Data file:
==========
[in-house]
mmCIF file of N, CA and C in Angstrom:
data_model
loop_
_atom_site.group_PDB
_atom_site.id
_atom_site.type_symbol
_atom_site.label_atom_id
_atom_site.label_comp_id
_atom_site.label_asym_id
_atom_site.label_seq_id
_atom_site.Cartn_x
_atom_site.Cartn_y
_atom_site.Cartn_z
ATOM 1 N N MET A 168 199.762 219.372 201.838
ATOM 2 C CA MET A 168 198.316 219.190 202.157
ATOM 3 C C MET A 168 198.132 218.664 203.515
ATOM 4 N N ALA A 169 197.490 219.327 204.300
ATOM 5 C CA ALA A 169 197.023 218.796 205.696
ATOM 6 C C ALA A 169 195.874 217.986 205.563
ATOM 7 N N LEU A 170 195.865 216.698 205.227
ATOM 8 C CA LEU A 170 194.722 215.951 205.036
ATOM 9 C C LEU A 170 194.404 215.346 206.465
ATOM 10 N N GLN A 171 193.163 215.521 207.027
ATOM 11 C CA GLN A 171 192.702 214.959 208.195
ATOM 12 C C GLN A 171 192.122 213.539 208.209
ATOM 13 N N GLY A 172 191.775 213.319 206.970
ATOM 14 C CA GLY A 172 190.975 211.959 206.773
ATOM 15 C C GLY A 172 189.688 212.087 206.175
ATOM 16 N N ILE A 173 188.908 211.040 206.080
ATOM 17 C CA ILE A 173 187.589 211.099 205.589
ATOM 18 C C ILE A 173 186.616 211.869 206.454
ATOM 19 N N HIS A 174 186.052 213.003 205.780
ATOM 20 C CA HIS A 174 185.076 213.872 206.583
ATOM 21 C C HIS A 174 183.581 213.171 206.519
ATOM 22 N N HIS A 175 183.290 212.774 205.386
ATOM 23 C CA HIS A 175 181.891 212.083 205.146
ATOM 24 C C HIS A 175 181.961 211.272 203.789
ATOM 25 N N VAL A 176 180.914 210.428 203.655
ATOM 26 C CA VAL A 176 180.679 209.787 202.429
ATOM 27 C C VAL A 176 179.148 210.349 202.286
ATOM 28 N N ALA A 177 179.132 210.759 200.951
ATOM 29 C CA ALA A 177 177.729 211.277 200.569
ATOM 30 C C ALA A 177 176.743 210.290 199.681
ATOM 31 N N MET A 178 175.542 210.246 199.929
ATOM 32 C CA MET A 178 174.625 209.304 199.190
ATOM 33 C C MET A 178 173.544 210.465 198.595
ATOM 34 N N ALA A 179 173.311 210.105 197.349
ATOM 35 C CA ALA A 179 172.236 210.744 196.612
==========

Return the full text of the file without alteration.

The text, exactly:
[in-house]
mmCIF file of N, CA and C in Angstrom:
data_model
loop_
_atom_site.group_PDB
_atom_site.id
_atom_site.type_symbol
_atom_site.label_atom_id
_atom_site.label_comp_id
_atom_site.label_asym_id
_atom_site.label_seq_id
_atom_site.Cartn_x
_atom_site.Cartn_y
_atom_site.Cartn_z
ATOM 1 N N MET A 168 199.762 219.372 201.838
ATOM 2 C CA MET A 168 198.316 219.190 202.157
ATOM 3 C C MET A 168 198.132 218.664 203.515
ATOM 4 N N ALA A 169 197.490 219.327 204.300
ATOM 5 C CA ALA A 169 197.023 218.796 205.696
ATOM 6 C C ALA A 169 195.874 217.986 205.563
ATOM 7 N N LEU A 170 195.865 216.698 205.227
ATOM 8 C CA LEU A 170 194.722 215.951 205.036
ATOM 9 C C LEU A 170 194.404 215.346 206.465
ATOM 10 N N GLN A 171 193.163 215.521 207.027
ATOM 11 C CA GLN A 171 192.702 214.959 208.195
ATOM 12 C C GLN A 171 192.122 213.539 208.209
ATOM 13 N N GLY A 172 191.775 213.319 206.970
ATOM 14 C CA GLY A 172 190.975 211.959 206.773
ATOM 15 C C GLY A 172 189.688 212.087 206.175
ATOM 16 N N ILE A 173 188.908 211.040 206.080
ATOM 17 C CA ILE A 173 187.589 211.099 205.589
ATOM 18 C C ILE A 173 186.616 211.869 206.454
ATOM 19 N N HIS A 174 186.052 213.003 205.780
ATOM 20 C CA HIS A 174 185.076 213.872 206.583
ATOM 21 C C HIS A 174 183.581 213.171 206.519
ATOM 22 N N HIS A 175 183.290 212.774 205.386
ATOM 23 C CA HIS A 175 181.891 212.083 205.146
ATOM 24 C C HIS A 175 181.961 211.272 203.789
ATOM 25 N N VAL A 176 180.914 210.428 203.655
ATOM 26 C CA VAL A 176 180.679 209.787 202.429
ATOM 27 C C VAL A 176 179.148 210.349 202.286
ATOM 28 N N ALA A 177 179.132 210.759 200.951
ATOM 29 C CA ALA A 177 177.729 211.277 200.569
ATOM 30 C C ALA A 177 176.743 210.290 199.681
ATOM 31 N N MET A 178 175.542 210.246 199.929
ATOM 32 C CA MET A 178 174.625 209.304 199.190
ATOM 33 C C MET A 178 173.544 210.465 198.595
ATOM 34 N N ALA A 179 173.311 210.105 197.349
ATOM 35 C CA ALA A 179 172.236 210.744 196.612